Feb. 29 (Bloomberg) -- Oil advanced from the lowest price in almost a week in New York amid signs of economic recovery and concern that tension with Iran threatens global crude supplies.
West Texas Intermediate futures climbed as much as 0.6 percent after sliding yesterday the most in five weeks. Industrial output in Japan and South Korea beat estimates and U.S. consumer confidence rose to the highest level in a year. Oil is set for its first monthly gain in three as sanctions tighten against Iran, OPEC’s second-biggest producer.
“The U.S. economy is one of moderate growth,” Ric Spooner, a chief market analyst at CMC Markets in Sydney, said in a telephone interview today. “The Iranian situation is still there and is likely to limit the extent of any downside.”
Oil for April delivery increased as much as 60 cents to $107.15 a barrel in electronic trading on the New York Mercantile Exchange and was at $106.98 at 3:22 p.m. Singapore time. The contract yesterday slipped $2.01, or 1.9 percent, to $106.55, the lowest close since Feb. 22 and the biggest drop since Jan. 20. Prices are 8.6 percent higher this month and up 10 percent in the past year.
Brent oil for April settlement advanced 89 cents, or 0.7 percent, to $122.44 a barrel on the London-based ICE Futures Europe exchange. The European benchmark contract’s premium to New York-traded WTI was at $15.40, compared with $15 yesterday and a record $27.88 on Oct. 14.
Oil in New York has technical resistance at $114.96 a barrel, according to data compiled by Bloomberg. That’s the 76.4 percent Fibonacci retracement of crude’s rally from $10.35 in December 1998 to a record high of $147.27 in July 2008. Futures in May last year halted an advance below that level. Sell orders tend to be clustered close to chart resistance.
U.S. consumer confidence rose to the highest since February 2010, the New York-based Conference Board said yesterday. Japan’s factory output increased 2 percent in January, and South Korea’s industrial production rose 3.3 percent, according to the nations’ governments today. All the increases beat the median economist estimates in Bloomberg surveys.
New York crude has advanced this year as the West builds sanctions against Iran. Many countries are curtailing purchases of oil from the country, and the U.S. anticipates “a very hard-nosed negotiation” with Iran over its nuclear program, Secretary of State Hillary Clinton told the Senate Foreign Relations Committee yesterday.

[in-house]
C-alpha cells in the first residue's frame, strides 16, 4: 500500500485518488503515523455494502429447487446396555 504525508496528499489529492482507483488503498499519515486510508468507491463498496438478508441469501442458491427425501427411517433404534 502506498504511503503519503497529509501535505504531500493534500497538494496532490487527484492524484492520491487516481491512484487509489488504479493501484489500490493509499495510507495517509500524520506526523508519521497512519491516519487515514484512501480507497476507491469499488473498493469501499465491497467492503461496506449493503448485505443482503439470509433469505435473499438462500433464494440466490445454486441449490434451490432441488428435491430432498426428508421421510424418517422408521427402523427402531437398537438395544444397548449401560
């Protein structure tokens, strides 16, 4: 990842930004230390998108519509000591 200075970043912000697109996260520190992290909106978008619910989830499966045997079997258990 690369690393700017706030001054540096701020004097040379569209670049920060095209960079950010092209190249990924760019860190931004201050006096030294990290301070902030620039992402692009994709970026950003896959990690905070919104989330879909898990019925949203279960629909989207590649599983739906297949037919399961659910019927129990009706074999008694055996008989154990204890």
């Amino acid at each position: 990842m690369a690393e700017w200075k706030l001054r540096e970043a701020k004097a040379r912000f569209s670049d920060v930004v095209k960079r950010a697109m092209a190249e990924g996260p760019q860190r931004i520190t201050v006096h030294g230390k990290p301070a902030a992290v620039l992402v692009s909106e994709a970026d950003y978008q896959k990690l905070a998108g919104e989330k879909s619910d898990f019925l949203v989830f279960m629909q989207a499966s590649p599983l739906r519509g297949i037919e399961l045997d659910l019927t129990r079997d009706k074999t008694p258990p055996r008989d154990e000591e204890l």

Iran has threatened to shut the Strait of Hormuz, a transit route for a fifth of the world’s crude, in response to an embargo. The Obama administration is in talks with the International Energy Agency as the U.S. considers using its Strategic Petroleum Reserve on concern the Persian Gulf nation may interrupt oil supplies, pushing gasoline prices higher, Energy Secretary Steven Chu said yesterday.
U.S. Pump Prices
The sanctions have helped boost Iranian crude prices 15 percent in 2012, while U.S. gasoline at the pump has risen to the highest for this time of year since the Energy Department started compiling records in 1973. Prices for motorists averaged $3.721 a gallon, up 10 percent from a year earlier, according to Energy Department data on Feb. 27.
Iran produced 3.5 million barrels of oil a day last month, according to analysts estimates compiled by Bloomberg. Saudi Arabia, the biggest member in the Organization of Petroleum Exporting Countries, had output of 9.7 million barrels a day.
Oil tumbled yesterday after the U.S. Commerce Department said orders for durable goods dropped 4 percent in January, the most in three years.
U.S. crude inventories climbed 521,000 barrels last week, the American Petroleum Institute said after the settlement. A government report today may show they gained by 1.1 million, according to a Bloomberg survey. Supplies at Cushing, Oklahoma, the delivery point for New York futures, rose 1.64 million barrels to 33.8 million, data from the industry-funded API showed. Distillate fuel inventories fell 3.31 million barrels and gasoline stockpiles dropped 916,000 barrels.
The API collects stockpile information on a voluntary basis from operators of refineries, bulk terminals and pipelines. The government requires that reports be filed with the Energy Department for its weekly survey.
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